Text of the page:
Tuesday, July 23, 2024

Ladle liberty

Student levies fighting corporate food are unprincipled, immoral

Michael Kennedy, Opinions Contributor

Michael Kennedy is a fourth year political science student and executive director of the Dal Liberty Society.

 

Next week, students will be asked to vote on a referendum to decide whether student fees should be increased in order to provide a levy to the Loaded Ladle, an anti-corporate food collective. I, and many members of the Dal Liberty Society, will be voting against the “Loaded Ladle levy” on both moral and common-sense grounds.

While all Dal students would be expected to finance the Loaded Ladle’s staff and operations, only about 30 per cent of Dal students can expect to enjoy it.

The business plan of the Loaded Ladle says that by paying your $2 levy, you get to eat meals for free. If you aren’t a Dal student or you’ve opted out of the collective, you have to pay $1. Sounds great, right?

However, based on the Loaded Ladle’s own business plan, they only expect to serve about 200 meals per week. In order to provide enough food for all Dalhousie students to enjoy, they would need to provide at least 600 meals per week.

Perhaps the Loaded Ladle is banking on 70 per cent of students not wanting to consume the cheap, delicious meals they want to provide. Not likely. At a cost of $0, I imagine most cash-strapped Dalhousie students would want to enjoy the food that they financed.

So the inevitable result of a Loaded Ladle levy is that for every ten students who want some grub, three students will be getting it. That means that ten thousand Dal students would have paid $20,000 to sit on the sidelines and hope that a well-fed lucky Ladler will throw them some scraps.

The solution: get to the Ladle before anybody else. Of course, this is easier said than done. At Concordia University, where a similar levy-funded food collective exists, this means waiting in line for at least 45 minutes before serving starts. I can’t speak for all students, but I know that 45 minutes spent in line waiting for a meal is 45 minutes I don’t have. I imagine that most study-centric students would agree. Arguably, they would not see why they should therefore be forced to finance it.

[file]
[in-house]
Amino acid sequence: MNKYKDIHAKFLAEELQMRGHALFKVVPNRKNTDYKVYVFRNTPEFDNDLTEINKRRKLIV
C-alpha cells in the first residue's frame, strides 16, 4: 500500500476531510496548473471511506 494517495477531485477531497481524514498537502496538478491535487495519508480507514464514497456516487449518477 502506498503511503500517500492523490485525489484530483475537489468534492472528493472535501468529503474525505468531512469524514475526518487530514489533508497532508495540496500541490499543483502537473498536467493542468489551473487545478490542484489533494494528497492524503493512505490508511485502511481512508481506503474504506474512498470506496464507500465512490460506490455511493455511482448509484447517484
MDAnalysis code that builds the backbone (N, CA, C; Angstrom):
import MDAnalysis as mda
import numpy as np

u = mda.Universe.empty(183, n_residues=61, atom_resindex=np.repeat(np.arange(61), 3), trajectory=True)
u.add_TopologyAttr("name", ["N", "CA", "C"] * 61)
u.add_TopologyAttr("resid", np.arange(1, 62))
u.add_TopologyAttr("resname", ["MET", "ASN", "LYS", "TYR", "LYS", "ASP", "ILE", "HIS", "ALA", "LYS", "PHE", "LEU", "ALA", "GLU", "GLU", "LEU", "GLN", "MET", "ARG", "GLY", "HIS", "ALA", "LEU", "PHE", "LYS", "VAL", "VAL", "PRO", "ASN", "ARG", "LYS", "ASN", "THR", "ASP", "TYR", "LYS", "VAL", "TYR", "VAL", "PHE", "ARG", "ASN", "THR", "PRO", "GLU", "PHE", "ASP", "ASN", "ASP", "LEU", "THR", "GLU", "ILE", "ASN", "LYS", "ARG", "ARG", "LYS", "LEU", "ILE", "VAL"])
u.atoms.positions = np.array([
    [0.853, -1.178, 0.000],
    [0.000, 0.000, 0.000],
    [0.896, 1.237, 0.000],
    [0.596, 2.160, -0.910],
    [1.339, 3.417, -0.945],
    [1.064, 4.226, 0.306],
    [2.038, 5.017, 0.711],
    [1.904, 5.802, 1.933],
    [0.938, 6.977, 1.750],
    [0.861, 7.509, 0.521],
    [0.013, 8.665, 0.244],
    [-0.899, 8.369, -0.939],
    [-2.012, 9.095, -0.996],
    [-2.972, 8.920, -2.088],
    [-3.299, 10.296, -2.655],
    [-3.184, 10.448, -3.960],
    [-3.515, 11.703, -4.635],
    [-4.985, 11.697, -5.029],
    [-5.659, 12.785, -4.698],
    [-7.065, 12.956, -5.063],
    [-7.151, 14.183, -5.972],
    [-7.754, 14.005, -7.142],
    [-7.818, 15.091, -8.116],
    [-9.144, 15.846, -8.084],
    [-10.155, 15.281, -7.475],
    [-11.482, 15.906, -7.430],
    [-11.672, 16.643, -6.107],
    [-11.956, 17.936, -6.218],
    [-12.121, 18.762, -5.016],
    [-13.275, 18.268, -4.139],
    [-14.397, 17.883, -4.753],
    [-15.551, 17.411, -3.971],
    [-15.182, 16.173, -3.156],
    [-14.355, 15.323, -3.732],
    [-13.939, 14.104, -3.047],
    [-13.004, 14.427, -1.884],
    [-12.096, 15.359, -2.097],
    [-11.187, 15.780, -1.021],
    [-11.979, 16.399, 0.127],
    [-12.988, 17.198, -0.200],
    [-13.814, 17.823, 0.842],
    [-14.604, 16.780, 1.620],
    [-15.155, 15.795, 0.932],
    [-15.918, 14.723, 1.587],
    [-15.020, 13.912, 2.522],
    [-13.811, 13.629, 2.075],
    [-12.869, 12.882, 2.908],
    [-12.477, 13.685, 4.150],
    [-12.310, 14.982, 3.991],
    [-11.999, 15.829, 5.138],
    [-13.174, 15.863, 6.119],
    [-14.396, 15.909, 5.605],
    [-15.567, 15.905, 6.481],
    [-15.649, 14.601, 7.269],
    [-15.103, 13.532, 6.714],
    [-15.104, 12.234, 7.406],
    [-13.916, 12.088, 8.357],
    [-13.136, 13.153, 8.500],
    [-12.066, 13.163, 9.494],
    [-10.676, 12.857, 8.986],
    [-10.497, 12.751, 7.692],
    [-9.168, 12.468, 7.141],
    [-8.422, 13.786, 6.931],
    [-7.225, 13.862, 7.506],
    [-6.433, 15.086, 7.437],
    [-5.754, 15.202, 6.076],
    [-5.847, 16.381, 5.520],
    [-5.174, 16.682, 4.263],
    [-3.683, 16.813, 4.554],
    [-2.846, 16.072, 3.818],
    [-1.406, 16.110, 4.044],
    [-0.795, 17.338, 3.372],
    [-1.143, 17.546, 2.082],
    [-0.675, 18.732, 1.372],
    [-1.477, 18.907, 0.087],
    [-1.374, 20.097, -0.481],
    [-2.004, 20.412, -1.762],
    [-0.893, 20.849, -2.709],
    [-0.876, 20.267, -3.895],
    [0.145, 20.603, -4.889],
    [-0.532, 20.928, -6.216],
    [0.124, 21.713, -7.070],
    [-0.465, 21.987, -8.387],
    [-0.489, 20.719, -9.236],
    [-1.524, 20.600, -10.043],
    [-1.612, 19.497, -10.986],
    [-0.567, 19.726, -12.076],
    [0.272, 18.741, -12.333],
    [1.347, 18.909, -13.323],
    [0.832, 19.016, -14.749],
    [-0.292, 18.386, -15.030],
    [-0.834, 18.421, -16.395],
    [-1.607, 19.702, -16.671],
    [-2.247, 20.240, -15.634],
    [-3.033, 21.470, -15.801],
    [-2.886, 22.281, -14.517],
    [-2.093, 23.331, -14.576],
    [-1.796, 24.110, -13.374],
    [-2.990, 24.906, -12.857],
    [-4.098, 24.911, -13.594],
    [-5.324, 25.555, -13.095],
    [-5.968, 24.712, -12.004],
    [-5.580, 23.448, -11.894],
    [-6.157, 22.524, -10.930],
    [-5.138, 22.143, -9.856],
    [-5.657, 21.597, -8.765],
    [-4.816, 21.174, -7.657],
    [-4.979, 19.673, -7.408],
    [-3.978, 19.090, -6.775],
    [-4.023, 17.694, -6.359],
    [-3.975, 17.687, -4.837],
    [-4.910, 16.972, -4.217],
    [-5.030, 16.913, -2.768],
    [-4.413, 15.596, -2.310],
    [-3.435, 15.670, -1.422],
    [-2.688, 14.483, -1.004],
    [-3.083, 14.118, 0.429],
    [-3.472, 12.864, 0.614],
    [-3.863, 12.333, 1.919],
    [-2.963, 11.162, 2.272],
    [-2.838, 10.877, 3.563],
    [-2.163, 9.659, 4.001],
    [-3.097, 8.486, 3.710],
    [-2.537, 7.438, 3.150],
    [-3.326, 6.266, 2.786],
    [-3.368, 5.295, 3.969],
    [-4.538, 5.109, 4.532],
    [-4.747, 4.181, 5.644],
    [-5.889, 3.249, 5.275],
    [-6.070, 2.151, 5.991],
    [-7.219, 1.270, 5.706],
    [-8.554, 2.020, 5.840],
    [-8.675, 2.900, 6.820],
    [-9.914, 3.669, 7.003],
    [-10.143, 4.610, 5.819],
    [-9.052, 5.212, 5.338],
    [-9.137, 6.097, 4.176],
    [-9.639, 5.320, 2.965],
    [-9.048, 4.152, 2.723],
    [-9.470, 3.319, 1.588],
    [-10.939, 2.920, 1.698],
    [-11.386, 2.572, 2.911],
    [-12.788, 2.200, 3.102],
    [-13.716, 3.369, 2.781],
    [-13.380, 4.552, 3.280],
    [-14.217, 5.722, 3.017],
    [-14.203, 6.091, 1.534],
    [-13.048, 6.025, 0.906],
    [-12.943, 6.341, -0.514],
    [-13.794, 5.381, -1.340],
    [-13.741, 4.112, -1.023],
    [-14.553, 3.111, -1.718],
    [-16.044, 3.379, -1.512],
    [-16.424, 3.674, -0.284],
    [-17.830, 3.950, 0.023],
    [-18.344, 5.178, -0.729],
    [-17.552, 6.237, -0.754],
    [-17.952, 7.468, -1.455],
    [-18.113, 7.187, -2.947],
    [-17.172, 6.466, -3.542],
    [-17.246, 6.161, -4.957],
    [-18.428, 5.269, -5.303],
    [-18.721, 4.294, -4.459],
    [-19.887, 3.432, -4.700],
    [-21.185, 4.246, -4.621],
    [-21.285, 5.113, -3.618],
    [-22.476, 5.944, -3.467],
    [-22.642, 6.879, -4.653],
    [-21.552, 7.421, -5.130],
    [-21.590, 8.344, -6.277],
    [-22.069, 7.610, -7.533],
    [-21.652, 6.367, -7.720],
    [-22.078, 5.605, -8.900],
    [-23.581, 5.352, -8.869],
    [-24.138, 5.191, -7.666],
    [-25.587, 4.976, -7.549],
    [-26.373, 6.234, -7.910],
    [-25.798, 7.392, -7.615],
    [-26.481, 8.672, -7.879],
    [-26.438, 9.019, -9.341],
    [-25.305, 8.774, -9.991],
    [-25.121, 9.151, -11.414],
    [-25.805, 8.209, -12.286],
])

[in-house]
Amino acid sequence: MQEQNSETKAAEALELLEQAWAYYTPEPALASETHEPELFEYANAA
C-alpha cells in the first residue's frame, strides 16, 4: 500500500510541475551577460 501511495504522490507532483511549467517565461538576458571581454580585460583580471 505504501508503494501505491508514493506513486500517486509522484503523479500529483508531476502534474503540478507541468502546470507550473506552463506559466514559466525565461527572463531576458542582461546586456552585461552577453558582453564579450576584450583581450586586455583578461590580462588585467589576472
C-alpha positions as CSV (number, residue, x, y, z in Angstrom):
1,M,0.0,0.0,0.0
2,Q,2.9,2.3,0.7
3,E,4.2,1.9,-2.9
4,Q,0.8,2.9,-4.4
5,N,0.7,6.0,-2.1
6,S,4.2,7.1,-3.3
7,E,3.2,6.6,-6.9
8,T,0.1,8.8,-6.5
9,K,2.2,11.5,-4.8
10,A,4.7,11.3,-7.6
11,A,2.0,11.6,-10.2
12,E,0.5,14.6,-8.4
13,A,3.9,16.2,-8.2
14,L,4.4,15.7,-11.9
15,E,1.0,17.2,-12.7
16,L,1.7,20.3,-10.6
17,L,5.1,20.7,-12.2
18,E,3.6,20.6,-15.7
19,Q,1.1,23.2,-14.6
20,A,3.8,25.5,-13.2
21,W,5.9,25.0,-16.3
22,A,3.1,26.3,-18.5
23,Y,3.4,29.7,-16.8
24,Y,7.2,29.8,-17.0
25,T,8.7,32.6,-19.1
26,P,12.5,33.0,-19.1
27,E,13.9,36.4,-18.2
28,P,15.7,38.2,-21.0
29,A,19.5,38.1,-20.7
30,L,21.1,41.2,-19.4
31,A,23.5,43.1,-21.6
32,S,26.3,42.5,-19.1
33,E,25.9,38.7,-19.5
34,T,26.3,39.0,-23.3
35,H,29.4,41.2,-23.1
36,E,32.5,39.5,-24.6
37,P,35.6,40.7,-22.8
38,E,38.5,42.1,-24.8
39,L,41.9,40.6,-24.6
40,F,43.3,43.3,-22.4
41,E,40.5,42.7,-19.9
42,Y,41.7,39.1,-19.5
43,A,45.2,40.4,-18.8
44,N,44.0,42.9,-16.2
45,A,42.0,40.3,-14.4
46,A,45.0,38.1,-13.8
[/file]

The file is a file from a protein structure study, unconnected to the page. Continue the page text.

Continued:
Ladlers might respond by touting their operation as altruistic. While you may not get to enjoy some Loaded Ladle goodness, those members of the collective who have less money than you would be able to get some much-needed sustenance. The humanitarian problem with the Loaded Ladle, then, is that there is no reason why those students who need cheap food the most will be the first ones in line. And, for those students who can’t afford other food options, we already have a student-financed food bank.

For those not convinced by Ladle economics, there is a principled motive to vote no to the levy. While the Loaded Ladle is touted as an “ethical” alternative to the corporate food monopoly on campus, I think it’s unethical for a business with an ideological agenda being able to take the money of students, whether or not those students agree with that business’s ideology. For all their good intentions, it’s hard to deny a political bias in the Loaded Ladle; the organization’s description includes a bat at corporate food and commits the group to “the broader goals of social and environmental justice.”

Regardless of how many students agree or disagree with that mission statement, it is my belief that a society that is politically biased should not receive student money automatically. If I don’t support a project on principle, my money should not be used to finance it. Students who do agree with the mission should be the ones to pay for it. If I don’t want to support Ladle politics, why should I be automatically included in order to study at Dalhousie?

We’ve campaigned on this idea before, and the typical response is “Don’t worry, you can opt out!” One major problem with an opt-out is that many students don’t have the time nor the energy to make an unnecessary, often awkward, trek to the office of that society to ask for their money back. Based on my experience, requesting an opt-out typically involves answering a multitude of questions about what the organization in question does, all of which are meant to beg the question “why are you such a bad person?!”

The most likely reason why levied societies prefer opt-outs to opt-ins is that it allows them to capitalize on the apathy of students. Most students at Dalhousie only have time for homework, sex, and food (and if they’re lucky, sleep). They don’t care about DSU politics, as evidenced by the abysmal annual voter turnout at DSU elections. During the opt-out period for NSPIRG, almost all students the Liberty Society recruited to opt-out hadn’t a clue that they were financing a political society, and didn’t know they had the option to get it back.

Apathy is bad, sure. But apathetic students shouldn’t be taken advantage of by societies with political goals. If the Loaded Ladle believes in its values, then they should be able to rely on the generosity and dedication of students and members of the community who believe in their mandate as passionately as they do.

Organizations that rely on their stakeholders are more dynamic and better managed than those that rely on tax dollars. If a freely-funded Loaded Ladle were to emerge on campus, I would be the first to applaud.

That’s why members and supporters of the Dal Liberty Society, including myself, will be voting against the levy. It is wrong in principle, and it is bad in practice. I urge Dalhousie students to do the same.


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